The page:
When I wanted to escape, I cradled myself by blocking out the unpleasantness. Sometimes I would make hand puppets against a wall; sometimes I imagined I could dance on a raindrop. These were the times I did not feel guilty about having an older, ugly sister whom I stuck up for against the mean taunts from other kids. She was my sister, after all, and her hurt clothed me.
Not only was she isolated from friends, but from our mother, who always pampered me and ignored her. Me! My sister started to cut herself by using an old-fashioned, straight blade razor—across the front of her hands. The cuts were not deep. Small red ink lines formed like doodles. I could not escape the guilt I carried with me because I, too, was embarrassed. I don’t know how she endured such a loveless childhood.
I escaped from the sheriff coming to our home and taking my dad away. He was sick and had palsy. My mother had filed divorce papers on him, but he didn’t want to leave. They took him away carrying a small cardboard box with his few clothes. He cried and my wall shadows and dancing provided me relief.
I escaped when no one came to my graduation; mother ran off to Seattle with my brother’s accordion teacher. I never knew if she had thought about me graduating. By this time, my night shadows and dreams were apart of me and no longer had me questioning if they were normal.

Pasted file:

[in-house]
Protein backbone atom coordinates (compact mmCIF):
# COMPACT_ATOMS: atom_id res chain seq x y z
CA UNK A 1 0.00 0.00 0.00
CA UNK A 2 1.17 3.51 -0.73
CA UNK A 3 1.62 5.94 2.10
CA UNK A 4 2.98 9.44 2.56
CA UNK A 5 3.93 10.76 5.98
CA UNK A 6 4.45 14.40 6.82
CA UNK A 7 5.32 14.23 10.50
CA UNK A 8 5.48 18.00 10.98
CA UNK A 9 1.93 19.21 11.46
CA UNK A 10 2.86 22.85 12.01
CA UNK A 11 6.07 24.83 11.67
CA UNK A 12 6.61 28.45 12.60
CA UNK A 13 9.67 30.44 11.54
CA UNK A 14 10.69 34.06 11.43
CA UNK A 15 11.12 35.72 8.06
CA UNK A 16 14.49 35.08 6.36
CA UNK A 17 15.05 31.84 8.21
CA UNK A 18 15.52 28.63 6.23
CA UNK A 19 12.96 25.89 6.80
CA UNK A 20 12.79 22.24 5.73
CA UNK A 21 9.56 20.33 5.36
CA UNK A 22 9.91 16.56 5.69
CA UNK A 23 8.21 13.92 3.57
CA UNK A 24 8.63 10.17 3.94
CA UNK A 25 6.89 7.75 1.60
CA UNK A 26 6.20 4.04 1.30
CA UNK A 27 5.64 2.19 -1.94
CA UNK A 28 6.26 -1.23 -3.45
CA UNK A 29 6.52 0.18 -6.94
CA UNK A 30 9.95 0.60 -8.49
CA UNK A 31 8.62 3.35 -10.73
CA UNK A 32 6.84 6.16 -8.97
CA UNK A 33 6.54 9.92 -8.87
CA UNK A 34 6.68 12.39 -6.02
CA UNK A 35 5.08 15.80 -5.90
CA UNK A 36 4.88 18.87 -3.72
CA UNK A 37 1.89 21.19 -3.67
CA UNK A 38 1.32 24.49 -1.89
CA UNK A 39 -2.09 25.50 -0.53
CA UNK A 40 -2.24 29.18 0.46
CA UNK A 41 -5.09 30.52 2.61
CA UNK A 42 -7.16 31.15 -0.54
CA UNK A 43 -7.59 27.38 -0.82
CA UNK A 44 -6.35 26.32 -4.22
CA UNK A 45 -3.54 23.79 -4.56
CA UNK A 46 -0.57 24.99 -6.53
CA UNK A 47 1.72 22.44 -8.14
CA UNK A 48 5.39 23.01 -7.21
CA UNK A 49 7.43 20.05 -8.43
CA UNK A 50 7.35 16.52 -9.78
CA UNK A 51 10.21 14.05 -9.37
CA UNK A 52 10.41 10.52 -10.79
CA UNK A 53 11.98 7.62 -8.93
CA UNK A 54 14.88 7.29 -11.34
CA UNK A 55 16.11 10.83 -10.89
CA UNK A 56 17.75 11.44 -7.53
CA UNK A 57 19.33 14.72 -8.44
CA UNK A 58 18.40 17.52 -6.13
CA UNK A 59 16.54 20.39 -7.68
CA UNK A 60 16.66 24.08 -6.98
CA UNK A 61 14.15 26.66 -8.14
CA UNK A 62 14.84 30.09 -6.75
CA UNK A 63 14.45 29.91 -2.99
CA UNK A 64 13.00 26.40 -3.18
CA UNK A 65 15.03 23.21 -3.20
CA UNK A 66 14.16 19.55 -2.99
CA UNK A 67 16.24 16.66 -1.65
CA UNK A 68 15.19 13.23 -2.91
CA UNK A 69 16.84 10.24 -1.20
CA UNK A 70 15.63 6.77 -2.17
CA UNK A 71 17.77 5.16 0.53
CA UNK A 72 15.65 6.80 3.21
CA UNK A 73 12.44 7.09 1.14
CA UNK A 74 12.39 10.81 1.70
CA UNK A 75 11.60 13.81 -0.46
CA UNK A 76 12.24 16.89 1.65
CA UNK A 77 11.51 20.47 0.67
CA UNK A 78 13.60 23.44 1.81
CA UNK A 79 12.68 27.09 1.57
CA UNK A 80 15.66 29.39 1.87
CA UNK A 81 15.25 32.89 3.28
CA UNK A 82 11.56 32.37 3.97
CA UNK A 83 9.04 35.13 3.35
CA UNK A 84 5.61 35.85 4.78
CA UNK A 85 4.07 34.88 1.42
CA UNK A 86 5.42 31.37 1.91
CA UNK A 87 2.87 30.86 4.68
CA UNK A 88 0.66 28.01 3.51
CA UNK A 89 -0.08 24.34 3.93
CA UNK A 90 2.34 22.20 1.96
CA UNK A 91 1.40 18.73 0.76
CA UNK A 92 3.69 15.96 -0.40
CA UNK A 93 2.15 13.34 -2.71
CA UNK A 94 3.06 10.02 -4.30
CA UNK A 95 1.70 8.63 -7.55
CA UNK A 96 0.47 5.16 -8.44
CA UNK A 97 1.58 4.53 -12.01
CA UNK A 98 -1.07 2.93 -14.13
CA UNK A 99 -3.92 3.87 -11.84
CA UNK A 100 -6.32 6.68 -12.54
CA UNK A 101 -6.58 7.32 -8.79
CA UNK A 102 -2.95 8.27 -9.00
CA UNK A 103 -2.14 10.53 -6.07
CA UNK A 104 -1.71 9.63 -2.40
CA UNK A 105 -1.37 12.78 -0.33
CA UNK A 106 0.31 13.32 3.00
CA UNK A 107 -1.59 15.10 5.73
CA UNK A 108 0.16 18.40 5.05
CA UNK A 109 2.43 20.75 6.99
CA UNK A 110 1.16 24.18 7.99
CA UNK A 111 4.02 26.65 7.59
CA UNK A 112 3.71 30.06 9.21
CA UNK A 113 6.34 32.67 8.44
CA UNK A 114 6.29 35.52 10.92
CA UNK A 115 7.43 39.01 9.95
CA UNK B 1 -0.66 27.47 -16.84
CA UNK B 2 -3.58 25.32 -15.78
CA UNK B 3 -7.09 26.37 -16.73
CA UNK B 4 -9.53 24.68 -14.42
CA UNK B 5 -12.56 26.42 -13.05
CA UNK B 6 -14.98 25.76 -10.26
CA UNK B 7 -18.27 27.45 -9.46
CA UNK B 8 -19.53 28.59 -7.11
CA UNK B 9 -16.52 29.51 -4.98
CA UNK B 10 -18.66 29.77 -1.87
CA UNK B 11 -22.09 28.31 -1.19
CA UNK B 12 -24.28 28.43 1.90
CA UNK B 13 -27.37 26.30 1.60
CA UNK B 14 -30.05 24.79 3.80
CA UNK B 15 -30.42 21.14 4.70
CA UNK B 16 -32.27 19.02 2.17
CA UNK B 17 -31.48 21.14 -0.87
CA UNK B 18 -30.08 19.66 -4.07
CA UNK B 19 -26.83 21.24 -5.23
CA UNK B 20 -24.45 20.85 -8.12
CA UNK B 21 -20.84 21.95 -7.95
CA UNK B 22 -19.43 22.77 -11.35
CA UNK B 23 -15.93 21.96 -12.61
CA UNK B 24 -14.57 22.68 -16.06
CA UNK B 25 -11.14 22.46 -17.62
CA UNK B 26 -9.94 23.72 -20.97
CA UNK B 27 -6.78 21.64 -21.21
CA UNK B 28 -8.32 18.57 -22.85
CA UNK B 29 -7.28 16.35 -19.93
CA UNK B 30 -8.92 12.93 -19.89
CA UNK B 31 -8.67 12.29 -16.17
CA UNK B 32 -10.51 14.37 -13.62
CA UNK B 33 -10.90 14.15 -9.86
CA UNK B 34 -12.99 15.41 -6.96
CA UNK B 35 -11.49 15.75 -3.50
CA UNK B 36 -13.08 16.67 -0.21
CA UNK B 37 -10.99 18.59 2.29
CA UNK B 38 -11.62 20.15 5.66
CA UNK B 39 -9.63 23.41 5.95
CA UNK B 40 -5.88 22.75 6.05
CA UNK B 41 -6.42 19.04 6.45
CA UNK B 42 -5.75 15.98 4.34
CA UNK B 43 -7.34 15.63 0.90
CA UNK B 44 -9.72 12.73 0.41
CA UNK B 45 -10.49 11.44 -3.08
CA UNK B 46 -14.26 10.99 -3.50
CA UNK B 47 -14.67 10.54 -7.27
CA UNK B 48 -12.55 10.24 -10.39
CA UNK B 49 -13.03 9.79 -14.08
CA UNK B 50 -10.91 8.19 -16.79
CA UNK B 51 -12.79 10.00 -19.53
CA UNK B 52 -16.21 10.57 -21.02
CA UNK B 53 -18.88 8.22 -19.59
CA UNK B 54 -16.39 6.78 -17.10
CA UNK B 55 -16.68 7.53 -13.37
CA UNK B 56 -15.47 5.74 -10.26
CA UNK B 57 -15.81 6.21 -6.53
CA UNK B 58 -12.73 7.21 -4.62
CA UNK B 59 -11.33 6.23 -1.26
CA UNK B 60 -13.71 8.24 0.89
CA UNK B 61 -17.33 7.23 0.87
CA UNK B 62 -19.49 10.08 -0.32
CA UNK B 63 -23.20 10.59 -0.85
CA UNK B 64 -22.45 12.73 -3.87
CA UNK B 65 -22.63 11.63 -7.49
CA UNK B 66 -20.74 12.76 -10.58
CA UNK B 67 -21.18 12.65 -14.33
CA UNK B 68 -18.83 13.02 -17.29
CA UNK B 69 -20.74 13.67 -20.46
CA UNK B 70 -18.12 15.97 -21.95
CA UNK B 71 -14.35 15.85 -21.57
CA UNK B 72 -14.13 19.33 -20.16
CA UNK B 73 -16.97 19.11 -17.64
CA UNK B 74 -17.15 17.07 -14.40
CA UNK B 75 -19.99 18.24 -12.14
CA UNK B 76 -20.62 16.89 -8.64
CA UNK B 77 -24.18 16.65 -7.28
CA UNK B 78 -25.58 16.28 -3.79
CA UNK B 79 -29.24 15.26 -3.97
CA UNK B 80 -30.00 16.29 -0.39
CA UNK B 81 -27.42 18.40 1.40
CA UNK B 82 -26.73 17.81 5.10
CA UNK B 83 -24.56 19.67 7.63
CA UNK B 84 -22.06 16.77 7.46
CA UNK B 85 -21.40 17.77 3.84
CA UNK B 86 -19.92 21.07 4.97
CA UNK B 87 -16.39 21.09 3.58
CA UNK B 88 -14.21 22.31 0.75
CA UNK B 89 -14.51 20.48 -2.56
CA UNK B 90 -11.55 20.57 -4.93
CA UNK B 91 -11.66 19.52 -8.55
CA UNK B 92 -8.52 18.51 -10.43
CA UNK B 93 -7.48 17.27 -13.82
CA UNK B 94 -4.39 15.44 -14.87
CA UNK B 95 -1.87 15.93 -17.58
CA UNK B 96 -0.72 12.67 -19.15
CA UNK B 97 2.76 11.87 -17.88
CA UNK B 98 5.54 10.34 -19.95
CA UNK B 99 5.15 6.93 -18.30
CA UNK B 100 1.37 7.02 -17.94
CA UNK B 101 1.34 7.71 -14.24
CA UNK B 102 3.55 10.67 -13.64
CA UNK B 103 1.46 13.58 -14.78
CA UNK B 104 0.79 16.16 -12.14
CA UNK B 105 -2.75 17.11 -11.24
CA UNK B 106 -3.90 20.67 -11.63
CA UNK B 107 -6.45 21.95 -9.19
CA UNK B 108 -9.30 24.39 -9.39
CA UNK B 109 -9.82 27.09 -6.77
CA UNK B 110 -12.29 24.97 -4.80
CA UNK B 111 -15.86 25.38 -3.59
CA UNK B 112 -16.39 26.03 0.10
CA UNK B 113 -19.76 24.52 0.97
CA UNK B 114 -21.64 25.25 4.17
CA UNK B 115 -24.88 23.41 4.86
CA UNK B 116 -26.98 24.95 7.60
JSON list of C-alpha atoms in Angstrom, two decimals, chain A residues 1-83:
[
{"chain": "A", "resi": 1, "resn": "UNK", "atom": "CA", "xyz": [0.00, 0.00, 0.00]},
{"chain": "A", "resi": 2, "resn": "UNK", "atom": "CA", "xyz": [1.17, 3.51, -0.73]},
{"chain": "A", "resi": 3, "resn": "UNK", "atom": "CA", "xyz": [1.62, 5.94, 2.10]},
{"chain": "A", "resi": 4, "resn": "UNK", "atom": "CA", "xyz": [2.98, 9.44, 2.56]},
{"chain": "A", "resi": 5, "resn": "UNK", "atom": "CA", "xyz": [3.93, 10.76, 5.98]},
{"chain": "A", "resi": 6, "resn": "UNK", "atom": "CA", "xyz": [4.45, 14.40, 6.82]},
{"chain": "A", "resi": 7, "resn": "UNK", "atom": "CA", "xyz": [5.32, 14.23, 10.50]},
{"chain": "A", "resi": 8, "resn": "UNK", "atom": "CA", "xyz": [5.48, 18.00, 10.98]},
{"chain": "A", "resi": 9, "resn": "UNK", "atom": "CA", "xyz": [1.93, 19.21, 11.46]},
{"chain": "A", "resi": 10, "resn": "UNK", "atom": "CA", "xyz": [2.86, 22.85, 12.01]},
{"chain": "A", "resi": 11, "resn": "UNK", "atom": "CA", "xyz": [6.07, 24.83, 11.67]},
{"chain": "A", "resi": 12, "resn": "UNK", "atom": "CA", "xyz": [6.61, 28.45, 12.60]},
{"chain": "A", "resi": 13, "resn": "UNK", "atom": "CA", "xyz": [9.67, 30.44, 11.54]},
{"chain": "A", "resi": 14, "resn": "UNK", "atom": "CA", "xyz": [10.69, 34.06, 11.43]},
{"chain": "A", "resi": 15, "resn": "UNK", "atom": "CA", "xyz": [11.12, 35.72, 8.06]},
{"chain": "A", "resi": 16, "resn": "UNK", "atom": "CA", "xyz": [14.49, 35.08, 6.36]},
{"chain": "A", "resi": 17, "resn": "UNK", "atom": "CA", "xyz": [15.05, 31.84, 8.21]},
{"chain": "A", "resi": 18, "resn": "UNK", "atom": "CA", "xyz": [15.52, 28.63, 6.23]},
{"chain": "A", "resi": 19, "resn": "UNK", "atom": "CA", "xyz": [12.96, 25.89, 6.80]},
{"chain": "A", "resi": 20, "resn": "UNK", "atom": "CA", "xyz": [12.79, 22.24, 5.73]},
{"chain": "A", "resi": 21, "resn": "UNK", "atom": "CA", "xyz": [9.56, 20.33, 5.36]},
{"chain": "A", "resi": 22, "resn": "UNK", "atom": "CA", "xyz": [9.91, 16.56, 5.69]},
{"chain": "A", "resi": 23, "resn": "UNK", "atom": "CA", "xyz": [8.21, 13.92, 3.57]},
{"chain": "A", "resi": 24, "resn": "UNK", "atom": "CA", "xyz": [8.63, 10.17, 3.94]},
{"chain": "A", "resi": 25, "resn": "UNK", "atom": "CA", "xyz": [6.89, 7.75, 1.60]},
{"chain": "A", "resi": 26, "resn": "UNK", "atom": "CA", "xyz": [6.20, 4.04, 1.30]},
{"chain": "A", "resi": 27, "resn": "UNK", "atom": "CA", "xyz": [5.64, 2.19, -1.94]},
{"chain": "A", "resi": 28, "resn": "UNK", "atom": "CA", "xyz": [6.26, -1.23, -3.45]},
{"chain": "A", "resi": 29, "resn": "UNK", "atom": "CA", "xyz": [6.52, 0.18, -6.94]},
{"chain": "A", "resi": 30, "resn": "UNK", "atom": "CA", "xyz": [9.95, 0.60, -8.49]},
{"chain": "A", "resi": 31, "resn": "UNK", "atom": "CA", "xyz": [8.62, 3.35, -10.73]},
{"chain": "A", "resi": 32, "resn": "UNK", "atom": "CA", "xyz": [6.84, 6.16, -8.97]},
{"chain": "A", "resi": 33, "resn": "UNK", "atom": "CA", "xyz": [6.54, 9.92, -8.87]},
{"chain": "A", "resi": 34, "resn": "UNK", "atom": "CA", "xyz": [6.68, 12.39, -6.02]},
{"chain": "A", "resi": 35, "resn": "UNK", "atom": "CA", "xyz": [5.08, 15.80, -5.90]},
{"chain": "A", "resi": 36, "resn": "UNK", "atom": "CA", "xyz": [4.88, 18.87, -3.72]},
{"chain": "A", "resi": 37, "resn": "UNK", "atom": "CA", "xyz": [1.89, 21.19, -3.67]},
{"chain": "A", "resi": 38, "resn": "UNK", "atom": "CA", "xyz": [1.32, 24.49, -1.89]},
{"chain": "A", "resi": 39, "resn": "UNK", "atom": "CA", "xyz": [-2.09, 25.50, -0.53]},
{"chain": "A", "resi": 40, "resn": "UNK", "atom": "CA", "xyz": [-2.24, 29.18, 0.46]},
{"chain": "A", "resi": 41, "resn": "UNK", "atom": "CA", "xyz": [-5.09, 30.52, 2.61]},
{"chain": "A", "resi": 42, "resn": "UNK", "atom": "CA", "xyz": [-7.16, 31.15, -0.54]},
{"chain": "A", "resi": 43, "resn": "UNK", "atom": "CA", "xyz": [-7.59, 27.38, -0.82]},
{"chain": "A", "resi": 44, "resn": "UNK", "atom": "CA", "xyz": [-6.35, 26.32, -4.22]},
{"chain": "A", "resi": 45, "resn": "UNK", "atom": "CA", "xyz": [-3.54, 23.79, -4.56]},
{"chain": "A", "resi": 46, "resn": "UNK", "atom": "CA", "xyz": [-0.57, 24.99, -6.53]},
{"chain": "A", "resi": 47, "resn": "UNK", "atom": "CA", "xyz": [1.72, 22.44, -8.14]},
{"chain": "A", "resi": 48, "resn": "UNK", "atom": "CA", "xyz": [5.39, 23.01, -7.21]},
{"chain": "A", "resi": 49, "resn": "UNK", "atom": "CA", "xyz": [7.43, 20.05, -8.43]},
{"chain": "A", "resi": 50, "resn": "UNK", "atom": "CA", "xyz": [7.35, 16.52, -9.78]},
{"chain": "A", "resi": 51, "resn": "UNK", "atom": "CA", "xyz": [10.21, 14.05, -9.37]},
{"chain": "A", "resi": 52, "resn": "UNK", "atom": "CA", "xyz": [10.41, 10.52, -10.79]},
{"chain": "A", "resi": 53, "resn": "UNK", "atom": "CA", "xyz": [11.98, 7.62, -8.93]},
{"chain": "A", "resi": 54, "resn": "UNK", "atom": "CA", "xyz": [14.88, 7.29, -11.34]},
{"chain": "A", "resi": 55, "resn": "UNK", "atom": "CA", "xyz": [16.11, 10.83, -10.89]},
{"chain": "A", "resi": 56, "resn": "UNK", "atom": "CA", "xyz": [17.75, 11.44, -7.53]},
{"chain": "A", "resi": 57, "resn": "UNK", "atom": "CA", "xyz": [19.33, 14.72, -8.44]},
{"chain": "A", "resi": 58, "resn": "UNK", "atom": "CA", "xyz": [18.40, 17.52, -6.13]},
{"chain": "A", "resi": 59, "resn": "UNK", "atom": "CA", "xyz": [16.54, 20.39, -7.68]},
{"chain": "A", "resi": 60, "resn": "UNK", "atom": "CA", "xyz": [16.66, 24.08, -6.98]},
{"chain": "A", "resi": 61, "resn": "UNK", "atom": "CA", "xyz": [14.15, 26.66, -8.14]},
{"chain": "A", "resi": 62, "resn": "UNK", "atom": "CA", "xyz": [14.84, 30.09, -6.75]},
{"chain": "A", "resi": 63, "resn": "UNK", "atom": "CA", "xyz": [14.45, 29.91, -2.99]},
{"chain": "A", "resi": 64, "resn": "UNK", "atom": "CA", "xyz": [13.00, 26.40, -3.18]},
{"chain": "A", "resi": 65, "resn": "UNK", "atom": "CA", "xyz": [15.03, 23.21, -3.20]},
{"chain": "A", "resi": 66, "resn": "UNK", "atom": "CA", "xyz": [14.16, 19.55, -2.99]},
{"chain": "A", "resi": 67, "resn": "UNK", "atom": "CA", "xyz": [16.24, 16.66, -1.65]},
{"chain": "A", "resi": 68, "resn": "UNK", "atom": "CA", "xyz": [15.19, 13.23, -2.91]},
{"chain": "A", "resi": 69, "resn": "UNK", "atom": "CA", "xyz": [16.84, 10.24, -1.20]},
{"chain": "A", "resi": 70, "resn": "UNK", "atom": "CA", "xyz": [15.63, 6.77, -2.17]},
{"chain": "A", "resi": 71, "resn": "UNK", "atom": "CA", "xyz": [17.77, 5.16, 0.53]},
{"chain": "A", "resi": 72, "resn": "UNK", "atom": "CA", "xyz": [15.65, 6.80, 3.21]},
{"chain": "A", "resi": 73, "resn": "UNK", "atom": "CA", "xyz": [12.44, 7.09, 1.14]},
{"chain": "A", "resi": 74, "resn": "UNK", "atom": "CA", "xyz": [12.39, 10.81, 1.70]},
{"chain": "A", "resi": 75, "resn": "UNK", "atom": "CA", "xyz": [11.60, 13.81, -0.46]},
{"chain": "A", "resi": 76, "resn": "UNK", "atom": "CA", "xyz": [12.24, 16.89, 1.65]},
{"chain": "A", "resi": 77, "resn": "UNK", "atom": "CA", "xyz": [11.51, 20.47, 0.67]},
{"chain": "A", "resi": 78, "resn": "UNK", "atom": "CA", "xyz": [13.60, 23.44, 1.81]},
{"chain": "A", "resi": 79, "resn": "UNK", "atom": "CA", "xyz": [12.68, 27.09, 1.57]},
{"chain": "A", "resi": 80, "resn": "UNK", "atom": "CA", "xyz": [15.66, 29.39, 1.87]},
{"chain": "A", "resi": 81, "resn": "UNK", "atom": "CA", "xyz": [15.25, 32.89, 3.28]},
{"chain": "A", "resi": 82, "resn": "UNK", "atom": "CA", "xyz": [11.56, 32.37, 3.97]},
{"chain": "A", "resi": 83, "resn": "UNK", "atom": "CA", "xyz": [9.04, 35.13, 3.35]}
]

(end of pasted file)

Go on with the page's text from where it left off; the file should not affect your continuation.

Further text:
I grieved and found it very hard to bring back my “friends” when I became pregnant and gave up the little girl. I did not want her growing up traveling with the family circus that I had for twenty-one years. My mother was the boss woman and yes, my sister was a clown whose smiling mask with bright orange fuzz over each ear hid her again.
I gave up my “friends” after college. I married and had a beautiful daughter, only for them to appear again when my daughter was never to receive a birthday card from her grandmother.
Later after thirty-five years of marriage, after my baby graduated from college, I left my husband. I planned this from the day I walked down the aisle in 1971. My puppets and dancing were shelved when I believed in my own strength.
This story is not meant to be sad, but a triumph for my grandson, whom I adore, and my daughter and her happy life.